Monday, January 04, 2010

How that stimulus "free money" is helping to bankrupt the states

Remember how a handful of Republican governors such as Rick Perry of Texas, Mitch Daniels of Indiana and, yes, Mark Sanford of South Carolina resisted accepting all the federal stimulus money because they argued that it would force the states to spend more money that they didn't have. Well, guess what. It's all come to pass.
First, in most state capitals the stimulus enticed state lawmakers to spend on new programs rather than adjusting to lean times. They added health and welfare benefits and child care programs. Now they have to pay for those additions with their own state's money.

For example, the stimulus offered $80 billion for Medicaid to cover health-care costs for unemployed workers and single workers without kids. But in 2011 most of that extra federal Medicaid money vanishes. Then states will have one million more people on Medicaid with no money to pay for it.

A few governors, such as Mitch Daniels of Indiana and Rick Perry of Texas, had the foresight to turn down their share of the $7 billion for unemployment insurance, realizing that once the federal funds run out, benefits would be unpayable. "One of the smartest decisions we made," says Mr. Daniels. Many governors now probably wish they had done the same.
And this is before Obamacare kicks in and forces the states to expand their Medicaid coverage.

Then there are the provisions tucked into the stimulus bill which prevent the states from cutting spending in specified programs if they accepted the federal money.
Second, stimulus dollars came with strings attached that are now causing enormous budget headaches. Many environmental grants have matching requirements, so to get a federal dollar, states and cities had to spend a dollar even when they were facing huge deficits. The new construction projects built with federal funds also have federal Davis-Bacon wage requirements that raise state building costs to pay inflated union salaries.

Worst of all, at the behest of the public employee unions, Congress imposed "maintenance of effort" spending requirements on states. These federal laws prohibit state legislatures from cutting spending on 15 programs, from road building to welfare, if the state took even a dollar of stimulus cash for these purposes.

One provision prohibits states from cutting Medicaid benefits or eligibility below levels in effect on July 1, 2008. That date, not coincidentally, was the peak of the last economic cycle when states were awash in revenue. State spending soared at a nearly 8% annual rate from 2004-2008, far faster than inflation and population growth, and liberals want to keep funding at that level.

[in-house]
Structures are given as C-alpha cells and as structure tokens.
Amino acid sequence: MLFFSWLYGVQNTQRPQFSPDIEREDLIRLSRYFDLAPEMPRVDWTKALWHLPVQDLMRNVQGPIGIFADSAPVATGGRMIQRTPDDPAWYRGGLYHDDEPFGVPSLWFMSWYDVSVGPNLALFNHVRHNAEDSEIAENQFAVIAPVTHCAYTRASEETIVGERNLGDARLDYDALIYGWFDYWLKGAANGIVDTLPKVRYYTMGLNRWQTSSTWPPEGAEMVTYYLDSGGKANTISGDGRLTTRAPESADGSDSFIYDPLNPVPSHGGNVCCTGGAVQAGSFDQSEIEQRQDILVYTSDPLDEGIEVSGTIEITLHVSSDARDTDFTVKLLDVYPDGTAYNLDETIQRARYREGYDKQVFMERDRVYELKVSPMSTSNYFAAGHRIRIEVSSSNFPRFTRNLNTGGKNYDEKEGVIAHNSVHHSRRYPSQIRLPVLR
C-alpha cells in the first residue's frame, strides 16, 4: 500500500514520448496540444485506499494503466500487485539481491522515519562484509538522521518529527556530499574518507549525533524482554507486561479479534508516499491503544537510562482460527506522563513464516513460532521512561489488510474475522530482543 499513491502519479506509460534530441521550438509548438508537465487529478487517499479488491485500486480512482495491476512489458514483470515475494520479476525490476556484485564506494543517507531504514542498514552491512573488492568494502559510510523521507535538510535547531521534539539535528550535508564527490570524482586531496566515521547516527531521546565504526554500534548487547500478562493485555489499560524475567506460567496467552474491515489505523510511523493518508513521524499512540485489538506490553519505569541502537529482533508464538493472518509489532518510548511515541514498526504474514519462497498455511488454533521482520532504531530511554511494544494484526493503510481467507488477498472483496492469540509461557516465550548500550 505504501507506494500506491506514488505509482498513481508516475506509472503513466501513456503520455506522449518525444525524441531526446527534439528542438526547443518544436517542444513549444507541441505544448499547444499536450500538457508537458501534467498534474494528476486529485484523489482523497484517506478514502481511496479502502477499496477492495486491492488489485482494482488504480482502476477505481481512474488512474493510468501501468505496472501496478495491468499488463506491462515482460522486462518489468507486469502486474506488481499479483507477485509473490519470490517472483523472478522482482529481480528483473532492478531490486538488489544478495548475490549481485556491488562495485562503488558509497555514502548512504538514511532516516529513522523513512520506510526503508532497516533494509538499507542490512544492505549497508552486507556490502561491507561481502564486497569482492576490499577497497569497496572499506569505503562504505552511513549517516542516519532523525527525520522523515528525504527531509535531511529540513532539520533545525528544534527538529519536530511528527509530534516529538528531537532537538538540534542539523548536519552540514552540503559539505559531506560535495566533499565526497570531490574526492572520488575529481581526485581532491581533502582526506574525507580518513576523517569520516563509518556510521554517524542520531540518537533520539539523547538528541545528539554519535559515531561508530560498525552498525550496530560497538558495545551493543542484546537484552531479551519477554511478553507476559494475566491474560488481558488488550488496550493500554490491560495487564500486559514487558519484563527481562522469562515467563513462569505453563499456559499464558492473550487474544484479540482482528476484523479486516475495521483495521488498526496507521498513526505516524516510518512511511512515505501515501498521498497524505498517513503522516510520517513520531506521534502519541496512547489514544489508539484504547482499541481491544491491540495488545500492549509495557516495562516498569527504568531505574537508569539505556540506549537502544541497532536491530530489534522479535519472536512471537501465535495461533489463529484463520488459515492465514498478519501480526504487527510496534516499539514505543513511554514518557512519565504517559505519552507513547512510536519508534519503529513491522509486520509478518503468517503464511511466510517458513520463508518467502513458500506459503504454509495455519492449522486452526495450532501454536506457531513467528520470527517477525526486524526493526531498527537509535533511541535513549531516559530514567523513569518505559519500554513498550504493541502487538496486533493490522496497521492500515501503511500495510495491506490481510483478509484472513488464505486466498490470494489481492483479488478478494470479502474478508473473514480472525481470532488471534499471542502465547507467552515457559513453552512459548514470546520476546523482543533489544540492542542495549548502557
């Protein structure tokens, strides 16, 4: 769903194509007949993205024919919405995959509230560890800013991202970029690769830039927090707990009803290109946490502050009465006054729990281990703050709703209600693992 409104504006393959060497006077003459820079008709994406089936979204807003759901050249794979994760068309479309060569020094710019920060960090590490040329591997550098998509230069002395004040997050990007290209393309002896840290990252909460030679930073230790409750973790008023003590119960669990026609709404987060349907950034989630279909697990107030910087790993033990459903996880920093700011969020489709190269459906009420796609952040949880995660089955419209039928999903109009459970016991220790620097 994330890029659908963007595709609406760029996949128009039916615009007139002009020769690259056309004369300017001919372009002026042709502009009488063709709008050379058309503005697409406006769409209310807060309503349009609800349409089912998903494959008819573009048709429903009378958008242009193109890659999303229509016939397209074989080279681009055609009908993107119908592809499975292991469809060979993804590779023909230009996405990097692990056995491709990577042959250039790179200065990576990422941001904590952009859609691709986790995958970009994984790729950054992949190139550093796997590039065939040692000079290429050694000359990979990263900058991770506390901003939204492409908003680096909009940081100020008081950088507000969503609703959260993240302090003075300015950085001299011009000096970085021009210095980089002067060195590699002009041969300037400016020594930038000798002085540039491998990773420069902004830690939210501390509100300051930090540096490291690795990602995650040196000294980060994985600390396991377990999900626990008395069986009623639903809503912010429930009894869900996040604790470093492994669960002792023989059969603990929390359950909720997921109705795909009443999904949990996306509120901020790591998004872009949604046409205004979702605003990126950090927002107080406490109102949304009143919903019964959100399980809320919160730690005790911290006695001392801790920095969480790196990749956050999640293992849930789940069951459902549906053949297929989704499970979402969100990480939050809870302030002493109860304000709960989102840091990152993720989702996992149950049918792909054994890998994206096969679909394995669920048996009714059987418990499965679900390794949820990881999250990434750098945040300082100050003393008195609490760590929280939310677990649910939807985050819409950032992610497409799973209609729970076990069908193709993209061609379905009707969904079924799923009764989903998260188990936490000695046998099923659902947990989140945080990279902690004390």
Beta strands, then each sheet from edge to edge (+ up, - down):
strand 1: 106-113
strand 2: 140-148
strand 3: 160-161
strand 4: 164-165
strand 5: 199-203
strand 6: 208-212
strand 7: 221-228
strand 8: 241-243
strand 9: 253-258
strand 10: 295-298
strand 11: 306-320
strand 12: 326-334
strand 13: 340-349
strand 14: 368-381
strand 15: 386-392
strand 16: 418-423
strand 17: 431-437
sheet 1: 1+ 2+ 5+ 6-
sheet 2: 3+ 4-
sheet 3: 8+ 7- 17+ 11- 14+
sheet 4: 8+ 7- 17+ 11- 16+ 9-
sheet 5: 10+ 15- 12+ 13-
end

Cute, huh? It's as if they think that forcing the states to spend more money will somehow help them balance their budgets. They're leaving the states with little choice but to raise taxes. Perhaps that was a deliberate goal.

Yet more reasons to condemn the Democrats' failed stimulus plans. And to be highly suspicious of any new grandiose plans they come up with.


Rhiner said...

Ohhhhhh A bankrupt state is bad! but an individual bankrupted by a healthcare problem... DOESN'T EXIST!!! (and even if they did exist (which they don't), it wouldn't matter to the corporatist luvin' Betsy Newmark).

tfhr said...


If the state is responsible for the health care of the would-be bankrupted individual, how is the financial collapse of the state going to help that individual or any other individuals in need?

Instead of creating a corporate scape goat for your irrational hatred or insulting the host of this blog, neither of which accomplish anything positive with regard to health care, why not consider an alternative to state run or state subsidized medicine?

It's pretty obvious that the current state intrusion into medical care, namely Medicare and Medicaid, have done nothing to lower costs. Why would you want more of the same? And why would you want the federal government to drive states further into financial ruin?

Think much?

So Cal Jim said...

Uh, Rhiner, buddy.....why don't you try addressing the relevant issue which is the crushing financial strain put on the states that accepted the stimulus money? I know it's easier to call people names and smear them with fanciful accusations than it is to actually think about an issue and form a coherent argument supporting your point of view but why don't you try it.

Incidentally, how exactly do you propose paying for all these programs if the money just isn't there? If your answer involves simply printing more money, I would suggest you do a little research on the Weimar Republic.

Locomotive Breath said...

A bankrupt individual can't bring down the state but a bankrupt state can bring down every individual. Duh.